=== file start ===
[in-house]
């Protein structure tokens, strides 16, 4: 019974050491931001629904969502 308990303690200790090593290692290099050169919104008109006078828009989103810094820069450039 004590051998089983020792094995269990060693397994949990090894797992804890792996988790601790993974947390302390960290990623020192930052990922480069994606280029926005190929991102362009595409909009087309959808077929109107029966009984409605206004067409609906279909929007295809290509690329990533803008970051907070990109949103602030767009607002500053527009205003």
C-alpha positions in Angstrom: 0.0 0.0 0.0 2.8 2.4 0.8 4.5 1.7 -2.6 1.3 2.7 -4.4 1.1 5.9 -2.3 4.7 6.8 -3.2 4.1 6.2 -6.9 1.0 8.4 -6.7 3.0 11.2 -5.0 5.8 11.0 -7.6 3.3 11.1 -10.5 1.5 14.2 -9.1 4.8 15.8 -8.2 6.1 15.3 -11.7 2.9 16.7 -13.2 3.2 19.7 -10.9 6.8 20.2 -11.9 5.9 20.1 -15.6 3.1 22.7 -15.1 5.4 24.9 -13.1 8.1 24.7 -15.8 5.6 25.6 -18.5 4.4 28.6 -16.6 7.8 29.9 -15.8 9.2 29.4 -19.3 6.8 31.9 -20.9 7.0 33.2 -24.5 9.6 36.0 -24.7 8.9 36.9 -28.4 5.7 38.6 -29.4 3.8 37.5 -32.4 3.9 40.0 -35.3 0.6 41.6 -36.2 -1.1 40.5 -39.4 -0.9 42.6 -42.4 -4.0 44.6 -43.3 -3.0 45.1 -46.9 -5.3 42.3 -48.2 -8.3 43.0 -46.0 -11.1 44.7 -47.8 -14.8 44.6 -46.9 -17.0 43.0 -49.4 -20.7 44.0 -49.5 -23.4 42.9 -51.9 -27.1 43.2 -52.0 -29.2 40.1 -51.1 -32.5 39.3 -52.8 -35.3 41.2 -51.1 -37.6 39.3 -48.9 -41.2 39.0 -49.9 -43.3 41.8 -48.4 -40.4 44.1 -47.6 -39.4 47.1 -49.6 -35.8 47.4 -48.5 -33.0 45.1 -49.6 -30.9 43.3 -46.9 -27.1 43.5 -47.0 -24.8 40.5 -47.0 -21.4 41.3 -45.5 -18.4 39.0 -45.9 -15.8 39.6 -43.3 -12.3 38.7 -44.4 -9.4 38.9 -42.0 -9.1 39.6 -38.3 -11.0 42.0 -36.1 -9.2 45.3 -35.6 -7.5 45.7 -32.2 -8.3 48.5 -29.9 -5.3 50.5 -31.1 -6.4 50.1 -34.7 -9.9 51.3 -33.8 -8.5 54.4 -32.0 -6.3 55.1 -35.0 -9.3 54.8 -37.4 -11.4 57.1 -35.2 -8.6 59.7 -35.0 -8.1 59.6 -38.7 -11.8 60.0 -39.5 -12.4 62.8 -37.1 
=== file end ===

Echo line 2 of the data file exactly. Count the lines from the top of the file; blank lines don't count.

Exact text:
């Protein structure tokens, strides 16, 4: 019974050491931001629904969502 308990303690200790090593290692290099050169919104008109006078828009989103810094820069450039 004590051998089983020792094995269990060693397994949990090894797992804890792996988790601790993974947390302390960290990623020192930052990922480069994606280029926005190929991102362009595409909009087309959808077929109107029966009984409605206004067409609906279909929007295809290509690329990533803008970051907070990109949103602030767009607002500053527009205003």